Endothelial Cell Defect Causes Microvasculopathy in SMA Mice
Preclinical research focuses on restoring survival motor neuron protein
Microvasculopathy — damage to small blood vessels — occurs in patients with spinal muscular atrophy (SMA) and it can be made better by systemic SMN-restoring treatment, a new study reports.
Survival motor neuron protein (SMN) is the protein that is defective in SMA. The available SMA treatments increase the levels of SMN protein exclusively in the central nervous system (CNS, the brain and spinal cord) or both in the CNS and peripheral organs.
The new study highlights the importance of treatments that act on the periphery, namely in the vascular system.
“Our findings provide mechanistic insights into … SMA microvascular complications, and highlight the functional role of SMN in the periphery, including the vascular system, where deficiency of SMN can be addressed by systemic SMN-restoring treatment,” the team wrote.
The study “Microvasculopathy in SMA is driven by a reversible autonomous endothelial cell defect,” was published in The Journal of Clinical Investigation.
SMA is caused by mutations in the SMN1 gene that reduce the levels of survival motor neuron, a protein critical for the function and survival of motor neurons, which are the nerve cells that control movements.
Vascular problems were described in severe cases of infantile SMA, and were replicated in a mouse model of the disease. They include finger and skin necrosis (the death of cells and tissues), vascular thrombosis, and fewer capillaries (small blood vessels) in skeletal muscle. Patients also might present cardiovascular problems, such as congenital heart disease and heart failure.
Now, researchers in the U.K. identified a decrease in the complexity of retinal blood vessels — a parameter used to assess the health of blood vessels in the CNS — in 11 children with SMA (median age 11 years), when compared to 23 healthy children (median age 9).
The effects were replicated in a mouse model of severe SMA — called transgenic SMA Taiwanese mice — that present similar vascular effects in the retina.
“Taken together, these data reveal an important microvascular pathology of the retina in the SMA mice, likely related to SMN protein deficiency,” the researchers wrote. “This phenotype [disease features], present in both SMA patients and mouse models, points toward fundamental defects in angiogenesis [the formation of new blood vessels] and microvascular development in the vessels supplying the CNS in SMA.”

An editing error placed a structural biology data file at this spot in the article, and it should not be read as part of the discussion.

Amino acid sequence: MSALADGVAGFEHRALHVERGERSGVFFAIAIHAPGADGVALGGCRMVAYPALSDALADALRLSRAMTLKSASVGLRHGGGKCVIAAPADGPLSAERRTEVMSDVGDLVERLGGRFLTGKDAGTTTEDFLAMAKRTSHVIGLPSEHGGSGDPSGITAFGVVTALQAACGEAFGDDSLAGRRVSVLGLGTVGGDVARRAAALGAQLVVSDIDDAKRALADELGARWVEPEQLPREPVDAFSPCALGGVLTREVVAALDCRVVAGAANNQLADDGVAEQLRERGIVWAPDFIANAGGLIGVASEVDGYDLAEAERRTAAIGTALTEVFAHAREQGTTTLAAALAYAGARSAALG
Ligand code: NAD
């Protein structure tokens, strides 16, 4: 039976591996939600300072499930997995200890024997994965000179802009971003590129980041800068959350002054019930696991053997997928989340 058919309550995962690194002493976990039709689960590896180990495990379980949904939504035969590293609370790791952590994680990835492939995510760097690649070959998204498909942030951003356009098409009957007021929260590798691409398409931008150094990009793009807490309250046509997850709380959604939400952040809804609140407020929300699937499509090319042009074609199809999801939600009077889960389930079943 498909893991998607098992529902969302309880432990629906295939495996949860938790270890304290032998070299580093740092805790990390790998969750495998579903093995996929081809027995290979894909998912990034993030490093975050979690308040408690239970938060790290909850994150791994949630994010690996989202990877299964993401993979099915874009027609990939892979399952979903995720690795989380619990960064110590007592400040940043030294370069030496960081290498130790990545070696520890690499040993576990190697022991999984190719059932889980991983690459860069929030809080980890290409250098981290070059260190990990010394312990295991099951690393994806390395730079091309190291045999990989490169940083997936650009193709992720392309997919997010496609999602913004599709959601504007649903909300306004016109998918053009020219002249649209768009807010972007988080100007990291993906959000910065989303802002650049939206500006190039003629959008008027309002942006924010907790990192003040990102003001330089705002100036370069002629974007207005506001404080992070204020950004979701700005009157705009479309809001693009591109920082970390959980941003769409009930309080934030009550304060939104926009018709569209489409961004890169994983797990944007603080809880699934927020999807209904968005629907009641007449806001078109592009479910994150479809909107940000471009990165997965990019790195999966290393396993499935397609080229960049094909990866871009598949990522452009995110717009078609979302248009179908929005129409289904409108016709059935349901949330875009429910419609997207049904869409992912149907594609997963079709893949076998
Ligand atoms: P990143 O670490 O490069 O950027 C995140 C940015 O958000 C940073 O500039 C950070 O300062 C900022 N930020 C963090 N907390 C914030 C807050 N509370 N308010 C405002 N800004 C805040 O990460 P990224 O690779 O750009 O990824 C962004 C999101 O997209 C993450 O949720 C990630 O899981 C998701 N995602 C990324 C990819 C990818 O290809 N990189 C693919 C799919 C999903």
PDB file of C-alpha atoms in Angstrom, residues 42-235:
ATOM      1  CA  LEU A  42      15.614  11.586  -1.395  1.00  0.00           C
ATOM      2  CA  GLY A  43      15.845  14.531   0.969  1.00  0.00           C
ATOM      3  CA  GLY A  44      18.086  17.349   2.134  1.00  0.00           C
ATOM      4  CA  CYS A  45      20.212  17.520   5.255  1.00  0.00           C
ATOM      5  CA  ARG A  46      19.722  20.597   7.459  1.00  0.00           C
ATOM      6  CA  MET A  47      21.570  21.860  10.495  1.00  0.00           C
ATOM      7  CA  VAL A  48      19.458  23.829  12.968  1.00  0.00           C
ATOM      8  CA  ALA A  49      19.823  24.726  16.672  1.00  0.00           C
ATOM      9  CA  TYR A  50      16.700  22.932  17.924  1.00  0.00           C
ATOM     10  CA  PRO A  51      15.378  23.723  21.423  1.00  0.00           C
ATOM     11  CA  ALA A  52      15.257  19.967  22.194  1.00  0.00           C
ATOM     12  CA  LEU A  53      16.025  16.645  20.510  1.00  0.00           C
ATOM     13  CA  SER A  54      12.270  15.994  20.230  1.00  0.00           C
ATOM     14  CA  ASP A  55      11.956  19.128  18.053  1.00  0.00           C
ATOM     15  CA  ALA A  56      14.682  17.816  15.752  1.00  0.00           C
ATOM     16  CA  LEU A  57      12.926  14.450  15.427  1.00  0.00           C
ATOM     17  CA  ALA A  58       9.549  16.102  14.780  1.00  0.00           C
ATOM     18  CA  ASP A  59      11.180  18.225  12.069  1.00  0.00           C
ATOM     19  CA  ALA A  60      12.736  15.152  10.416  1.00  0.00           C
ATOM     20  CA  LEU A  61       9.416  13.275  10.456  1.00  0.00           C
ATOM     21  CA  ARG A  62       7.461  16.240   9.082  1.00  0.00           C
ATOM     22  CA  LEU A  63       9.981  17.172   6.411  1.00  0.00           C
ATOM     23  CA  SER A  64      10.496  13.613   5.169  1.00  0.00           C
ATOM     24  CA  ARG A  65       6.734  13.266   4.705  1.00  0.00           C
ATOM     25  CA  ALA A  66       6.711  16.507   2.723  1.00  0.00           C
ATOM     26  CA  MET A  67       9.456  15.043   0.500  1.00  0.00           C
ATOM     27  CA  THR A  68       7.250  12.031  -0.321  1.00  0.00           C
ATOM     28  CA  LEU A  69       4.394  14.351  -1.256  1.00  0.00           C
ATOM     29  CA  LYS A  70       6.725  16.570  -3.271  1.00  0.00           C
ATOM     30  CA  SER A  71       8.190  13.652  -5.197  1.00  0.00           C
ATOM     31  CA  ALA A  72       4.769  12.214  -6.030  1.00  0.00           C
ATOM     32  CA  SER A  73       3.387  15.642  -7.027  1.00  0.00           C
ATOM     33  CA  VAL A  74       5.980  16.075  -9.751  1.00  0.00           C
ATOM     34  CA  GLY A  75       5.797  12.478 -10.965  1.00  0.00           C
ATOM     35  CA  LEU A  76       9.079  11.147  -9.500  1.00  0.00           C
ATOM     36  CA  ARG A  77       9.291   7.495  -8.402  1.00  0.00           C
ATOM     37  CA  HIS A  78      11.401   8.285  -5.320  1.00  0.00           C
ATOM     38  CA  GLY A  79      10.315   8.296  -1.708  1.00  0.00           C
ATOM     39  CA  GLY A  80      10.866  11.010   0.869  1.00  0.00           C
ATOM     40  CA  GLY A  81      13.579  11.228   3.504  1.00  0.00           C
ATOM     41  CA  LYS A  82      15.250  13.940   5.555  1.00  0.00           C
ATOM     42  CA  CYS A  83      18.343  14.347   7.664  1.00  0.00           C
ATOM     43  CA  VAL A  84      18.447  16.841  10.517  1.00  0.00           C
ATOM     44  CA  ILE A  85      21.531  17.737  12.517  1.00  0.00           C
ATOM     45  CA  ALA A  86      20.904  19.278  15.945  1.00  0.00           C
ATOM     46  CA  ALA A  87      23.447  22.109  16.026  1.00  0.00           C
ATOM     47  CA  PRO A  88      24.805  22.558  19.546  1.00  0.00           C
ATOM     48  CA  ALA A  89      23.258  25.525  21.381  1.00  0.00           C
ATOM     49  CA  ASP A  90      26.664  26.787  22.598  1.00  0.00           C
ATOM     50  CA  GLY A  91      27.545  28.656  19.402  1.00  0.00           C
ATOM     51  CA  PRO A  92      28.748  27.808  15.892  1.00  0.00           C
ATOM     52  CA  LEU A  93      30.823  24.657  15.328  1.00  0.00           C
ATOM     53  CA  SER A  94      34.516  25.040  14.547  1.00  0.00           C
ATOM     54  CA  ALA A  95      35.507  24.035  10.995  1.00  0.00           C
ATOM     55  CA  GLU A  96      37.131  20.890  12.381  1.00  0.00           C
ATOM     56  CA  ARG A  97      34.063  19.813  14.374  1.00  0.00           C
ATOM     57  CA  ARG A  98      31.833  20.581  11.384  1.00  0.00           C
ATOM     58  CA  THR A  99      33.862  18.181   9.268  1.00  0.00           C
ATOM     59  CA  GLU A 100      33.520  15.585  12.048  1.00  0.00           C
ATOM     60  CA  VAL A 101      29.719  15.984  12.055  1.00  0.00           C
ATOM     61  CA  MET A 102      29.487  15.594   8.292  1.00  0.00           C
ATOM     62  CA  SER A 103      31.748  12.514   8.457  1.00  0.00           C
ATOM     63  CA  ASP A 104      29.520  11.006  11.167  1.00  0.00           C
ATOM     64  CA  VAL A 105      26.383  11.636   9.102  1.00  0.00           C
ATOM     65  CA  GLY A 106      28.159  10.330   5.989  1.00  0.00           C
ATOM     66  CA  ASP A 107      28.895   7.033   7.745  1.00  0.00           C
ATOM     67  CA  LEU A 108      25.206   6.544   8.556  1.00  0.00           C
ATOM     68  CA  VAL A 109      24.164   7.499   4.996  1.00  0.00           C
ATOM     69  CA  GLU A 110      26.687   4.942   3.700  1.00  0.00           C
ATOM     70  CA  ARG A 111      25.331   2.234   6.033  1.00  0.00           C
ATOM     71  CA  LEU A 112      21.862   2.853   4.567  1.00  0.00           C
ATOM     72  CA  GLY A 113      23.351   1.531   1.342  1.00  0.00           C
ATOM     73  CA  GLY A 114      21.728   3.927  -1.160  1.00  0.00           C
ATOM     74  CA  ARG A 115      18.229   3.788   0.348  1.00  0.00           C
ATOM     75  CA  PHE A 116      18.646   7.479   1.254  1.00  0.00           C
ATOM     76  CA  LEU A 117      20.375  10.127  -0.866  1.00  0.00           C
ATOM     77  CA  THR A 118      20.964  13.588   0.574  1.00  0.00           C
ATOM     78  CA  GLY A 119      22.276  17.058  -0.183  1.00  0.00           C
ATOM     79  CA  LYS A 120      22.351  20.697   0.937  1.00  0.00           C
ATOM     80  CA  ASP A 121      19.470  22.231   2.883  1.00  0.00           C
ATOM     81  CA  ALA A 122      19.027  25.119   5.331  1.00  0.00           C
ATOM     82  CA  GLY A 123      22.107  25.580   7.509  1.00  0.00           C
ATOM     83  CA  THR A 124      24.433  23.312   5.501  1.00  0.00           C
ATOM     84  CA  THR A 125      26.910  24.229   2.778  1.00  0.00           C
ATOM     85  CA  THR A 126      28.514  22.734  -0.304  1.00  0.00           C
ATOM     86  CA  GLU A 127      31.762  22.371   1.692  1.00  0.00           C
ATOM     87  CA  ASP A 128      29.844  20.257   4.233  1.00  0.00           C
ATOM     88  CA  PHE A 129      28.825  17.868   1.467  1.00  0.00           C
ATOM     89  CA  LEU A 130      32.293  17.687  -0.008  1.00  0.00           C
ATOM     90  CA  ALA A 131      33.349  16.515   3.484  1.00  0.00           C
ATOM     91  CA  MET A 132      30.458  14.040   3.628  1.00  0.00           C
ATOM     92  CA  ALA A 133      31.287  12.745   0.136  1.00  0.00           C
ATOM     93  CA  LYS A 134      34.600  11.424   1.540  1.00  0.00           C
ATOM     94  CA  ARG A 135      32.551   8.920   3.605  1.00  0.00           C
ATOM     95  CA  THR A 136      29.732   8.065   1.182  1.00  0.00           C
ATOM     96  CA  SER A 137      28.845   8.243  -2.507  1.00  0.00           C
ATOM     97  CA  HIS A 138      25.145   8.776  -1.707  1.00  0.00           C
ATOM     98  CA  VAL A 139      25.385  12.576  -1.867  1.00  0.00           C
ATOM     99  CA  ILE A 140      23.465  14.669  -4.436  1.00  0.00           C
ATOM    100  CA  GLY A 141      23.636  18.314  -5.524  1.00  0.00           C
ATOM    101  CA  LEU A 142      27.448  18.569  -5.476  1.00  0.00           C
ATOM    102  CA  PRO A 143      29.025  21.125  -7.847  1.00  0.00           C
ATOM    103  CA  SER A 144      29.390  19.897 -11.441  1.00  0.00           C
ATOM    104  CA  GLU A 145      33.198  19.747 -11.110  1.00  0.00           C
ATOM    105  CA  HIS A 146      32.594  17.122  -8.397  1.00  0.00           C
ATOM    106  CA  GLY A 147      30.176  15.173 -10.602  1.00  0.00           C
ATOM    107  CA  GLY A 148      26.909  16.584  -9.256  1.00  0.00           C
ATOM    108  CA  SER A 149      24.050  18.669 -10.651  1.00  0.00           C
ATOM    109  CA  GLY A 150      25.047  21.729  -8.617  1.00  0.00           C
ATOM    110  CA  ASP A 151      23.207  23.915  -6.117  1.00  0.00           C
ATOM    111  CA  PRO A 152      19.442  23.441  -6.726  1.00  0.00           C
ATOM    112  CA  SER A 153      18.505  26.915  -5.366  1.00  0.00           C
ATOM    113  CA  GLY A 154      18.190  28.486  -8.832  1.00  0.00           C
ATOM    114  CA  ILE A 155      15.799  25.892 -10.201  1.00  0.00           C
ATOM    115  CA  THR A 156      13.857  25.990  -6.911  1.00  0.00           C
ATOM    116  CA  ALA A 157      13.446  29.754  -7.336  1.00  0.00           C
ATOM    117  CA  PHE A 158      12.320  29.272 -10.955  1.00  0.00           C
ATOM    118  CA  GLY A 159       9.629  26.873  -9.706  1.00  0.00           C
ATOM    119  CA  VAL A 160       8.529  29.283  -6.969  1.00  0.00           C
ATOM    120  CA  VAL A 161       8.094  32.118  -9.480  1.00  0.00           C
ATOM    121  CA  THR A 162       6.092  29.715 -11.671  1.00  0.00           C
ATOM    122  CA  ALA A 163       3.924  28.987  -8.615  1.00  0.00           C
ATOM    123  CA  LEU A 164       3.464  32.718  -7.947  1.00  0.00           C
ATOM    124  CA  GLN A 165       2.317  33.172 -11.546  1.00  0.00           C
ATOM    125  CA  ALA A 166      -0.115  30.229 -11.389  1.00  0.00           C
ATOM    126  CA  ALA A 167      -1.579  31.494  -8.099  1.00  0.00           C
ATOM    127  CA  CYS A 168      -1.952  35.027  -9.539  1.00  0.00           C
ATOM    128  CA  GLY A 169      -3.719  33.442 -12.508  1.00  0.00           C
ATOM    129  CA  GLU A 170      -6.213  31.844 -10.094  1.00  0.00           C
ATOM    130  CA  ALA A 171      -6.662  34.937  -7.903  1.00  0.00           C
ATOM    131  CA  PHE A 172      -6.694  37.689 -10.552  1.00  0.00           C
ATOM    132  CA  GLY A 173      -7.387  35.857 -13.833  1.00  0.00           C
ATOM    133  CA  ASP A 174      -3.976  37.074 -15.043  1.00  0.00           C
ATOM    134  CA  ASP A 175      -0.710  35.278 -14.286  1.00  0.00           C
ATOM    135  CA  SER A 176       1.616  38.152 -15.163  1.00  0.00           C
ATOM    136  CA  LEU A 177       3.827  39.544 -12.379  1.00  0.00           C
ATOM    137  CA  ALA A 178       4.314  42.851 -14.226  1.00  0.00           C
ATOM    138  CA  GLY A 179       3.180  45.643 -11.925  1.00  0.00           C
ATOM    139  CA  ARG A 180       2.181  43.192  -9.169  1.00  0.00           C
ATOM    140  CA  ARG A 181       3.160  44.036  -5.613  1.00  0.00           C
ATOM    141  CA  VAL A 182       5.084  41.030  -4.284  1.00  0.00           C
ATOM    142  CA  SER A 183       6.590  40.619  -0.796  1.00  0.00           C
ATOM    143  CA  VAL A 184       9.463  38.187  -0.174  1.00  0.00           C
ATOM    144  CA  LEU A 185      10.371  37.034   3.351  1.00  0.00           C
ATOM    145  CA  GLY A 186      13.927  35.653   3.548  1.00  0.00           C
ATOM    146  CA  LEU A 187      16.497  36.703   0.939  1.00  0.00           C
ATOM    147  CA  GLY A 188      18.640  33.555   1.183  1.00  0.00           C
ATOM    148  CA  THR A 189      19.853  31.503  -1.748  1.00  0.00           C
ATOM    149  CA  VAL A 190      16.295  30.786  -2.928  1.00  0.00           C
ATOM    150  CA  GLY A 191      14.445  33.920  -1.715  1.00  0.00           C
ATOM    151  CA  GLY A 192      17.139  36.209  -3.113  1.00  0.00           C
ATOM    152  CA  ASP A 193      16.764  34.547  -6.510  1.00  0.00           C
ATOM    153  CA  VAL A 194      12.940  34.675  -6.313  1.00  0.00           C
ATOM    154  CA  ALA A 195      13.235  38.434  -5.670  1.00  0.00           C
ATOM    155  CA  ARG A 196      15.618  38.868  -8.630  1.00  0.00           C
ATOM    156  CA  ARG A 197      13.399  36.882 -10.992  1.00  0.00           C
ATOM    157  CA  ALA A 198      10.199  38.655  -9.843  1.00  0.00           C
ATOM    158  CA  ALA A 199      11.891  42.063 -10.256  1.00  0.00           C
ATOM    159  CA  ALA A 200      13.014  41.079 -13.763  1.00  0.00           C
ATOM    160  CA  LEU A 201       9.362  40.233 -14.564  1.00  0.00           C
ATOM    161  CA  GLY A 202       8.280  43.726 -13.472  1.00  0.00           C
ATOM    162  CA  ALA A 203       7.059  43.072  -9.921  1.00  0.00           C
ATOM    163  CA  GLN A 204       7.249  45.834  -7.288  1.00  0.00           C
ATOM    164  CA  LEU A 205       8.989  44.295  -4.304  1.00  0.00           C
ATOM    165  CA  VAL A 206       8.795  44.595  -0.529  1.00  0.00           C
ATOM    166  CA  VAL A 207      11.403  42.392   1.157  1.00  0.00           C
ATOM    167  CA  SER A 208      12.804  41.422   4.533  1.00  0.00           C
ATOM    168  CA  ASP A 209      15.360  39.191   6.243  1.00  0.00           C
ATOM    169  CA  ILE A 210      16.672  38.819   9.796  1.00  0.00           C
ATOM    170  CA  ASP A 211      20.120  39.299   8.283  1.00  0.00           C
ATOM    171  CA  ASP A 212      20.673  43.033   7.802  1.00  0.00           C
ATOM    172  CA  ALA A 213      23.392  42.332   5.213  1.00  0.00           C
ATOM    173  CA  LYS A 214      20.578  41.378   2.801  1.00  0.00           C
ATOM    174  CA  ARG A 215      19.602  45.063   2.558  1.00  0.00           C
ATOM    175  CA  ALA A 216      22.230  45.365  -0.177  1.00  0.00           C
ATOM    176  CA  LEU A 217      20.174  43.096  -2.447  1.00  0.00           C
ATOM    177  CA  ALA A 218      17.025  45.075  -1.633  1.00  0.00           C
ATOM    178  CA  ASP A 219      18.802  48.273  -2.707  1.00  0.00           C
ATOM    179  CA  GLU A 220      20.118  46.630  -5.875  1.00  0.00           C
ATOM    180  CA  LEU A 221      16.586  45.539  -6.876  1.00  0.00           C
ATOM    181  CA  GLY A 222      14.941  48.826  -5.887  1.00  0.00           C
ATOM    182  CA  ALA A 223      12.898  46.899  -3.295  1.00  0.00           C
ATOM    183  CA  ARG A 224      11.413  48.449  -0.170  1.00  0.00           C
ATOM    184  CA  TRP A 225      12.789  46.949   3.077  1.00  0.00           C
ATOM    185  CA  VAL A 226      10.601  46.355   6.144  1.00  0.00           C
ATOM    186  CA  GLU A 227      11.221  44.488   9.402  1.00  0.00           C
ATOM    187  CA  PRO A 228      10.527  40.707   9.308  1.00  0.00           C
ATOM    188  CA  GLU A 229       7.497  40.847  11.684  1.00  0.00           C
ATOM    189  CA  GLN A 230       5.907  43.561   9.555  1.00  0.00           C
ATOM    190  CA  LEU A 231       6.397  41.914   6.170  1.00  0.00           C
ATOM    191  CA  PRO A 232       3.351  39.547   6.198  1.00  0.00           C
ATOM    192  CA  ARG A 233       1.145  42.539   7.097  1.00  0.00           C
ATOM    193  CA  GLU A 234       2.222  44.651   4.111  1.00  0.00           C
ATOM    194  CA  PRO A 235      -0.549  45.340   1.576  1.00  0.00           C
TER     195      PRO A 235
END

In mice, vascular damage preceded the loss of neurons in the retina, emerging as an indicator of later neuronal damage in SMA.
Using antisense therapy
Importantly, the researchers reversed the disease effects in mice retinal blood vessels by restoring SMN protein levels. They did so by using an antisense oligonucleotide (AON, molecules that modulate gene/protein expression) to increase SMN levels.
“We show that antisense therapy, delivered systemically at birth to increase SMN protein expression, can normalise the microvascular defect in these mice,” the researchers wrote.
Vascular health depends on endothelial damage and repair. When endothelial cells — located in the inner surface of blood vessels — are damaged, they detach from the vessels’ walls and enter blood circulation (circulating endothelial cells, or CEC). In SMA patients, the team found that the number of these circulating cells is increased, with higher levels observed in severe forms of the disease (with disease severity being determined by the number of SMN2 copies).
Moreover, the vascular repair mechanism was found to be decreased in SMA patients, meaning lower levels of endothelial progenitor cells — cells important for vascular repair — in blood circulation.
Overall, “SMA patients show defective microvascular networks, increased vascular injury and a reduced capacity for vascular repair, consistent with a generalized microvasculopathy,” the team wrote, further suggesting that the number of circulating endothelial cells might be “a novel cellular biomarker for SMA-associated vasculopathy.”
When researchers treated endothelial progenitor cells obtained from SMA patients (in vitro experiments, with cells maintained in dishes) with the same antisense oligonucleotide used for the retina studies in mice, the number of endothelial progenitor cells increased, which could potentially ameliorate vascular repair defects.
Finally, researchers discovered that vascular pathology in SMA is related to a defect in the ability of endothelial cells without SMN to form blood vessels. This effect was observed in endothelial cells obtained from patients and mice.
“Our data identify microvasculopathy as a fundamental feature of SMA, which is driven by reversible … endothelial cell defect,” the team concluded. “In light of all these findings, our study suggests that therapeutic strategies for SMA should also include the correction of the SMN deficiency in the periphery, including the vascular system.”